A 96-year-old Mennonite pastor has had his ministerial credentials revoked after officiating the marriage of his gay son, reigniting debate within the Christian denomination over homosexuality and same-sex marriage.
Chester Wenger has been a pastor, missionary, and church leader based in Lancaster, Pennsylvania for sixty-five years, operating as an ordained clergyperson since 1949 within the Mennonite Church USA — a denomination with around 1.7 million members. Although not necessarily a crusader for gay rights during that time, Wenger is no stranger to homophobia within his religious tradition: Wenger’s son was excommunicated from the Mennonite church 35 years ago for being gay.
Wenger “grieved deeply” about the church’s decision to expel his child, but when same-sex marriage became legal in Pennsylvania in May, his son asked him to officiate his wedding to his partner of 27 years. The retired pastor “happily agreed,” openly defying the established rules of his tradition in order to perform the union on June 21.
After he reported the marriage to the Lancaster Mennonite Conference credentialing committee, however, church authorities convened on September 10 and formally retired Wenger’s ministerial credentials. They argued his actions violated established church guidelines, which read “Pastors holding credentials in a conference of Mennonite Church USA may not perform a same-sex covenant ceremony.”
L Keith Weaver, moderator of the Conference, told Lancaster Online that the process of revoking Wenger’s credentials was “mutually gracious and respectful.” But the issue drew broader attention last week when Wenger submitted a lengthy Op-Ed to The Mennonite explaining his decision to oversee his son’s wedding.
“I know persons will accuse me for my transgression, but my act of love was done on behalf of the church I love, and my conscience is clear,” Wenger wrote. “When my wife and I read the Bible with today’s fractured, anxious church in mind, we ask, what is Jesus calling us to do with those sons and daughters who are among the most despised people in the world—in all races and communities? What would Jesus do with our sons and daughters who are bullied, homeless, sexually abused, and driven to suicide at far higher rates than our heterosexual children?”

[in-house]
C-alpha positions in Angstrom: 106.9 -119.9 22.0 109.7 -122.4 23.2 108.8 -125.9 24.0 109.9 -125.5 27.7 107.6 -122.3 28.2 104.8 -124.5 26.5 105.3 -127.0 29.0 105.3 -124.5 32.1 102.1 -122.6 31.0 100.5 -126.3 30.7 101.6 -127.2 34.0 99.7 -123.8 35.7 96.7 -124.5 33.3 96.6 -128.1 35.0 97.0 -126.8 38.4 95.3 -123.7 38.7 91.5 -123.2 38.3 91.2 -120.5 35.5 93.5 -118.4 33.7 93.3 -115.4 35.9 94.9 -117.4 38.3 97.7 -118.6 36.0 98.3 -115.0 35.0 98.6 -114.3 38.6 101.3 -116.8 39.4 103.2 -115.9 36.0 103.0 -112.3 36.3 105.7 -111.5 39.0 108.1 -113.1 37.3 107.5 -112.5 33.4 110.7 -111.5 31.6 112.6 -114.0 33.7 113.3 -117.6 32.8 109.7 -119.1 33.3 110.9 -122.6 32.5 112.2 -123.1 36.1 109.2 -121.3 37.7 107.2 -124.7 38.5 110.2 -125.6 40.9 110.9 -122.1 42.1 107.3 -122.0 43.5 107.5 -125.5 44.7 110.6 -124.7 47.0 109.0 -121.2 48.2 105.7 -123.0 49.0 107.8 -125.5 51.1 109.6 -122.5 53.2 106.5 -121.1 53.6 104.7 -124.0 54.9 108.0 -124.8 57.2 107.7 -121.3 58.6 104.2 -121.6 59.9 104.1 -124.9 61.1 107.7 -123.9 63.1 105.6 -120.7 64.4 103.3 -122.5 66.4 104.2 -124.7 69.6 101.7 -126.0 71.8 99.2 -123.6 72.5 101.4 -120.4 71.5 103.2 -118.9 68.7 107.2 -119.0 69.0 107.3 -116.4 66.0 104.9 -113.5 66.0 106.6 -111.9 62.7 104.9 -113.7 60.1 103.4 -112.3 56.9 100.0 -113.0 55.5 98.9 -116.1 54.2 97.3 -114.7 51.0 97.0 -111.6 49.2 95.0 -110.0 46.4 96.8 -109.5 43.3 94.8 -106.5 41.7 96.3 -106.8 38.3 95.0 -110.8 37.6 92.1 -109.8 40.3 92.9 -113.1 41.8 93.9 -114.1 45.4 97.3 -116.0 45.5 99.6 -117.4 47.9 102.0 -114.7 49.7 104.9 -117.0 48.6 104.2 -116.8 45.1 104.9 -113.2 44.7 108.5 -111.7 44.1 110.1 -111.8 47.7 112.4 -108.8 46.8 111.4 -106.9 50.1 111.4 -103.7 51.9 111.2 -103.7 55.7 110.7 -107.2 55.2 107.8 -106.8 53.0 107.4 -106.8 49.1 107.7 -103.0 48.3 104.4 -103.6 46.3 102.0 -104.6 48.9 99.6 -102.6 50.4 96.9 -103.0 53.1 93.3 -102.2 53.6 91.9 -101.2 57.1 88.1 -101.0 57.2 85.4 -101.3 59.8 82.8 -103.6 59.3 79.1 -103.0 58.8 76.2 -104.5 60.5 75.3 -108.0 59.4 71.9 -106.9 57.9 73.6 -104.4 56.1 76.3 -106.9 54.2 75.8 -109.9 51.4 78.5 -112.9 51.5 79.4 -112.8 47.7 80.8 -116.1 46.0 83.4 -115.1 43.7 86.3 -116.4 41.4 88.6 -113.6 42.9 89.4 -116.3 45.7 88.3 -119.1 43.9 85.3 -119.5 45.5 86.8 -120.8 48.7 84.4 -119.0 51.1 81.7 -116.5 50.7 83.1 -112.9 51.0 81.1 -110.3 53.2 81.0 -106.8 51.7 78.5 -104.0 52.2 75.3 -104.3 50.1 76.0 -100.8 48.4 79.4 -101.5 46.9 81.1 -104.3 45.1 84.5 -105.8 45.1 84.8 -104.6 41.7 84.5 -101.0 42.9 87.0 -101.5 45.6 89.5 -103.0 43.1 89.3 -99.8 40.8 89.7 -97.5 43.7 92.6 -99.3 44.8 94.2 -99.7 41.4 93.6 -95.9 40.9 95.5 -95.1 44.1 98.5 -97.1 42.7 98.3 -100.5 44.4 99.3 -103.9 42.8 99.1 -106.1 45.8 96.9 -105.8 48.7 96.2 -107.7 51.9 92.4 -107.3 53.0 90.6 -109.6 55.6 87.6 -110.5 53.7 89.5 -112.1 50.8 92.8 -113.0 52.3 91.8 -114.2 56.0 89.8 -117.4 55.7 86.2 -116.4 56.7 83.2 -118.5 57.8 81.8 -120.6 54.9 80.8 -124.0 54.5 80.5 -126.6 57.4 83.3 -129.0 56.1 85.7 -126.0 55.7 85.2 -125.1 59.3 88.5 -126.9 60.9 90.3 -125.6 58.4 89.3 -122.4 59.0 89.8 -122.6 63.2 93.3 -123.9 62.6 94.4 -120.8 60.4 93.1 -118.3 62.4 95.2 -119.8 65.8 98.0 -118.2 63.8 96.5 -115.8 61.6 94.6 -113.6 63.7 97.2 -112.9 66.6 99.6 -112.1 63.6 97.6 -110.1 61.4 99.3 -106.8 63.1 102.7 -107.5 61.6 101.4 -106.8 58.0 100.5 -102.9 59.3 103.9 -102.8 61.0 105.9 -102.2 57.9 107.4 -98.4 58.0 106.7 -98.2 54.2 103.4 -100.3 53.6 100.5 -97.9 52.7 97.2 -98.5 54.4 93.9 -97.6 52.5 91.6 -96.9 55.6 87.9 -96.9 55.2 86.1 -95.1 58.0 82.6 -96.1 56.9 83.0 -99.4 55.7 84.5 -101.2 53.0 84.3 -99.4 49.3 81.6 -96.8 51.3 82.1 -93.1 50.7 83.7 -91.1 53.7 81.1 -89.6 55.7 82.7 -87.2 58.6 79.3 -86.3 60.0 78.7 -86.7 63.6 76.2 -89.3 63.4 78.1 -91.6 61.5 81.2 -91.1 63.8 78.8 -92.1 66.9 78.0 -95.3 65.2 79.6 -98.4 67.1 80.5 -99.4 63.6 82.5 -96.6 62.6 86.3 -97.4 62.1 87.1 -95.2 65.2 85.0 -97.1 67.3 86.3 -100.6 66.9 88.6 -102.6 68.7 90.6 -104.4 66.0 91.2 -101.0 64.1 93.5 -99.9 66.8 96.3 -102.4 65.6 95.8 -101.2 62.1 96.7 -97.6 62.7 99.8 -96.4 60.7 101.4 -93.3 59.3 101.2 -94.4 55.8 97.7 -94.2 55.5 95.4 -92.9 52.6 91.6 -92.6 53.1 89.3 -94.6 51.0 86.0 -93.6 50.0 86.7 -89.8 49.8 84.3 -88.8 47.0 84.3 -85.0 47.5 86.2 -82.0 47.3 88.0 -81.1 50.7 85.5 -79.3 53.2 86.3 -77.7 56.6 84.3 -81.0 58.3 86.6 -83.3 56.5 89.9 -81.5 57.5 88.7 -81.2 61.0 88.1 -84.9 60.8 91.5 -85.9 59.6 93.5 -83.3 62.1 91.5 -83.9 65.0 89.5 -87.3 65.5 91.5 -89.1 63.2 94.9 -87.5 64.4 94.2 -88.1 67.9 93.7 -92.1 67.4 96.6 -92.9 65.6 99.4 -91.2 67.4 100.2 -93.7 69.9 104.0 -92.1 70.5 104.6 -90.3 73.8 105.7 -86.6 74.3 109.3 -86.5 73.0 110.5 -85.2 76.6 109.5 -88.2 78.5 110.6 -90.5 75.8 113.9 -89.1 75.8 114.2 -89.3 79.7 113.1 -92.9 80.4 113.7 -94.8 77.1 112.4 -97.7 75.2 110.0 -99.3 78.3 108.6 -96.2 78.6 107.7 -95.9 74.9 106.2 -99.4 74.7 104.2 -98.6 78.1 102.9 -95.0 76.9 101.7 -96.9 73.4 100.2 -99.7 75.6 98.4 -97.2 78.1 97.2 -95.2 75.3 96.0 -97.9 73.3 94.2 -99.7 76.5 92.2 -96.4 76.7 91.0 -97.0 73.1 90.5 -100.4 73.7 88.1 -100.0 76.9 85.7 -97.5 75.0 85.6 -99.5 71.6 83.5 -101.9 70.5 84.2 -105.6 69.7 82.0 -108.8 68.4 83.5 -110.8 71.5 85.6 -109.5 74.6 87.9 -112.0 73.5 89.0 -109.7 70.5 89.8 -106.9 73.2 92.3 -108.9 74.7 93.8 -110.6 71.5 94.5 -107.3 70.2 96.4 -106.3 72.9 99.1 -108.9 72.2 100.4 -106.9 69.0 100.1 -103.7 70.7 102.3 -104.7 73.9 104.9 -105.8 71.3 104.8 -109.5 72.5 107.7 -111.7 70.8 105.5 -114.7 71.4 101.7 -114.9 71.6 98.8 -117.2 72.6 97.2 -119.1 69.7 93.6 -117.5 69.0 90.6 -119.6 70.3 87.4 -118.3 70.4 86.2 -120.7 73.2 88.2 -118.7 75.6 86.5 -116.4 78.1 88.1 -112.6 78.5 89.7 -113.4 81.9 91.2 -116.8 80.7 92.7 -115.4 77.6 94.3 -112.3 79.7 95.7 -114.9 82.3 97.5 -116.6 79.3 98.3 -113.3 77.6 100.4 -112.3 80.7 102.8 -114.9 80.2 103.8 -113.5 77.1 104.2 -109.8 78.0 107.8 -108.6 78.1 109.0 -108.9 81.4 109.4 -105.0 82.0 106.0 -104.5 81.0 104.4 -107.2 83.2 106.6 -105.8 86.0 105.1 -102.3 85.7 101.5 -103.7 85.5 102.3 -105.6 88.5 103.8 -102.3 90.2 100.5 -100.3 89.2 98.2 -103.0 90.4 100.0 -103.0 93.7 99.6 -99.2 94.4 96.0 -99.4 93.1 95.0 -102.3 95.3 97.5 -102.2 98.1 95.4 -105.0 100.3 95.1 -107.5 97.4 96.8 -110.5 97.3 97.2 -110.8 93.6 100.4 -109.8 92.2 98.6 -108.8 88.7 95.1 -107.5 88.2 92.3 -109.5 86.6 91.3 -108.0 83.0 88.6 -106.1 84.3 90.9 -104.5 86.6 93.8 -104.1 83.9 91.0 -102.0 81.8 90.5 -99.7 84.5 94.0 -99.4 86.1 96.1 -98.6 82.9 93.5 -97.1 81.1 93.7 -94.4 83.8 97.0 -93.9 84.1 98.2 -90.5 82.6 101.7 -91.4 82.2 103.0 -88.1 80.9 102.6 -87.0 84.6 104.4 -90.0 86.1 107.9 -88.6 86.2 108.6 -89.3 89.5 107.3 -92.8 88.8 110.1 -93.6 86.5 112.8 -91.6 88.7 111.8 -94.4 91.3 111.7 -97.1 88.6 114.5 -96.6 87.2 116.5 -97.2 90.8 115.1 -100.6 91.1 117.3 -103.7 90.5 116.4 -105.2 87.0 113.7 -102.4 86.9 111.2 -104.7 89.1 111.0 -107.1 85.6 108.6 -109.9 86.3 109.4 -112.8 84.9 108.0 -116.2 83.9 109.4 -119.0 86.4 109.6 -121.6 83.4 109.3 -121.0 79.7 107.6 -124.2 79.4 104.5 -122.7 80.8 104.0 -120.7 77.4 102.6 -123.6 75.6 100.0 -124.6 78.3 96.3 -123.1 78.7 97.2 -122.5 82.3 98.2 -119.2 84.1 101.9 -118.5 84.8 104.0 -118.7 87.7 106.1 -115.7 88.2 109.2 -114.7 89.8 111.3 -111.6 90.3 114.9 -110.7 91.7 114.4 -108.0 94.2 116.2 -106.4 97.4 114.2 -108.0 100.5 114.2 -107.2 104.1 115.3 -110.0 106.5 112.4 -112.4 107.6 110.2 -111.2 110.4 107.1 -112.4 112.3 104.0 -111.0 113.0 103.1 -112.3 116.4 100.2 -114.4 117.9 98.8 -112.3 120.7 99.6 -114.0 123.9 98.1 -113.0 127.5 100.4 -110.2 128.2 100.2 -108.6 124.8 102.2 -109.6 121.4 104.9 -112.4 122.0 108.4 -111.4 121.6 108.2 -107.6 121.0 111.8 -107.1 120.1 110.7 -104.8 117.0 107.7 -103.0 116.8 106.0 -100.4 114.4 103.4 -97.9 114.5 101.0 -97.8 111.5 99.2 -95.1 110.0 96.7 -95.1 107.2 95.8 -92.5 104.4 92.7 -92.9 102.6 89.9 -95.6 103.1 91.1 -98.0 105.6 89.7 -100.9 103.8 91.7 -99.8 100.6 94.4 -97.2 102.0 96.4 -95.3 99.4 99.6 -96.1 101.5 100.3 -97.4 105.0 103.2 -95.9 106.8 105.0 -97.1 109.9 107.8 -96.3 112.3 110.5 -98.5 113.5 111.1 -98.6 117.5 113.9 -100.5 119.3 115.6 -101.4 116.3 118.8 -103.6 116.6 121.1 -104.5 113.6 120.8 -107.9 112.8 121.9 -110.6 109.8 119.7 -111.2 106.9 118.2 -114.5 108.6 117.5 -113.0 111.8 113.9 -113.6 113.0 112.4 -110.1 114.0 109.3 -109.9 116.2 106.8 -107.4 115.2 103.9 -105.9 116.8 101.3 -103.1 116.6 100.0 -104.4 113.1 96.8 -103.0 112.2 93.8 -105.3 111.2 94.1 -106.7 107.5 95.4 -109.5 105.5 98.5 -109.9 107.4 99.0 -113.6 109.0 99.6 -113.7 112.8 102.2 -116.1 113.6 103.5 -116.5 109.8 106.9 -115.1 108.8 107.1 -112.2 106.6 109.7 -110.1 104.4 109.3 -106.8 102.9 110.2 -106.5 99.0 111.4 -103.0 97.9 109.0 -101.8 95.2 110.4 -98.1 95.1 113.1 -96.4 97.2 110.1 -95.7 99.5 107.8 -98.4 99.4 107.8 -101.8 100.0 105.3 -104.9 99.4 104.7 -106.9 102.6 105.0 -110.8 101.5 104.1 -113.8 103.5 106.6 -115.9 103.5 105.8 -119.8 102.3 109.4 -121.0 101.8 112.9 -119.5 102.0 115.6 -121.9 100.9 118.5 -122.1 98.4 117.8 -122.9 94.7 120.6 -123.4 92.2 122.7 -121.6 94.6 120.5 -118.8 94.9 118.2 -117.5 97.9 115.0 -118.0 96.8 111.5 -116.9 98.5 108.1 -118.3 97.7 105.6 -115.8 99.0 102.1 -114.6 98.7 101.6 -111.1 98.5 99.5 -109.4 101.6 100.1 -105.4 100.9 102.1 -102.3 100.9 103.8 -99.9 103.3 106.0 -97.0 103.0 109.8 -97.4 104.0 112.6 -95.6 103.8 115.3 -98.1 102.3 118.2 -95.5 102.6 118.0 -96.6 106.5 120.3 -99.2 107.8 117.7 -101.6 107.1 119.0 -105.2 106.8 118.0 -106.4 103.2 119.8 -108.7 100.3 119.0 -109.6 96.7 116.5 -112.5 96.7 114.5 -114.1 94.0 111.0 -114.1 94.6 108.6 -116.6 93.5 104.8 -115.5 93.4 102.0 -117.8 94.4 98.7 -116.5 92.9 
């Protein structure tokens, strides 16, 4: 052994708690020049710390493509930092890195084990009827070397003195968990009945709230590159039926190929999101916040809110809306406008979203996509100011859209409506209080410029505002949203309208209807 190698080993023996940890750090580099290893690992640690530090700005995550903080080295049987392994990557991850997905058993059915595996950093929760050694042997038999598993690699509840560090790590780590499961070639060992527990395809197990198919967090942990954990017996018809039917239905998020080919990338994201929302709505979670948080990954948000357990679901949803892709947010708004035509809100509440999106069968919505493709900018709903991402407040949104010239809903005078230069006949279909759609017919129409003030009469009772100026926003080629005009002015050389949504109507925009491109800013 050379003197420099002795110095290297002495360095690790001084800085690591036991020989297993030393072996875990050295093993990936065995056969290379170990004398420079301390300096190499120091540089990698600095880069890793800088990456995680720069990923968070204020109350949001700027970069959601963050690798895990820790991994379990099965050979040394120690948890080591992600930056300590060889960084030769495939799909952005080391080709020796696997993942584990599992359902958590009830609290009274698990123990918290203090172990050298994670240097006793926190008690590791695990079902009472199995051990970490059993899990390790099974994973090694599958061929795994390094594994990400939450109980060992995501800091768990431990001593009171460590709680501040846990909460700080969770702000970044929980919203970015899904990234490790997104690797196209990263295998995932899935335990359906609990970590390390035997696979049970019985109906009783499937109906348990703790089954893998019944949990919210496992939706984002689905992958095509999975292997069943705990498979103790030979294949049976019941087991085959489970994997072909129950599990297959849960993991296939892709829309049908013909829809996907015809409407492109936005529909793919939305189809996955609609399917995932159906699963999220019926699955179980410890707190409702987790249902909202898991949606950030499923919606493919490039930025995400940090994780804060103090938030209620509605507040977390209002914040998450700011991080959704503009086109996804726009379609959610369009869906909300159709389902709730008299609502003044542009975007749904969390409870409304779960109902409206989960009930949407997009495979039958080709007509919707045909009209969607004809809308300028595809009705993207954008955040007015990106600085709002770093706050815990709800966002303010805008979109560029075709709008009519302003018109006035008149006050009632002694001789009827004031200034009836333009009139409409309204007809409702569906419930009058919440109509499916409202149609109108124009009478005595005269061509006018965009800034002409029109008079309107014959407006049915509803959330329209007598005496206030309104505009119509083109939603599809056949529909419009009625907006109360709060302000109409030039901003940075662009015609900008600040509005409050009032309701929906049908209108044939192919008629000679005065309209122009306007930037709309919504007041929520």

Wenger went on to charge the church to rethink its stance on homosexuality and embrace same-sex marriage.
“We invite the church to courageously stake out new territory, much as the early church did,” he wrote. “We invite the church to embrace the missional opportunity to extend the church’s blessing of marriage to our homosexual children who desire to live in accountable, covenanted ways.”
The controversy comes in the midst of ongoing debate within Mennonite church over homosexuality. Some churches have cut ties with the Mennonite Church USA in recent months, citing concerns that the denomination is moving towards greater acceptance of LGBT people and same-sex marriage. Homosexuality is also said to be a major topic of discussion at the denomination’s upcoming national assembly, which is scheduled to convene next year in Kansas City, Missouri.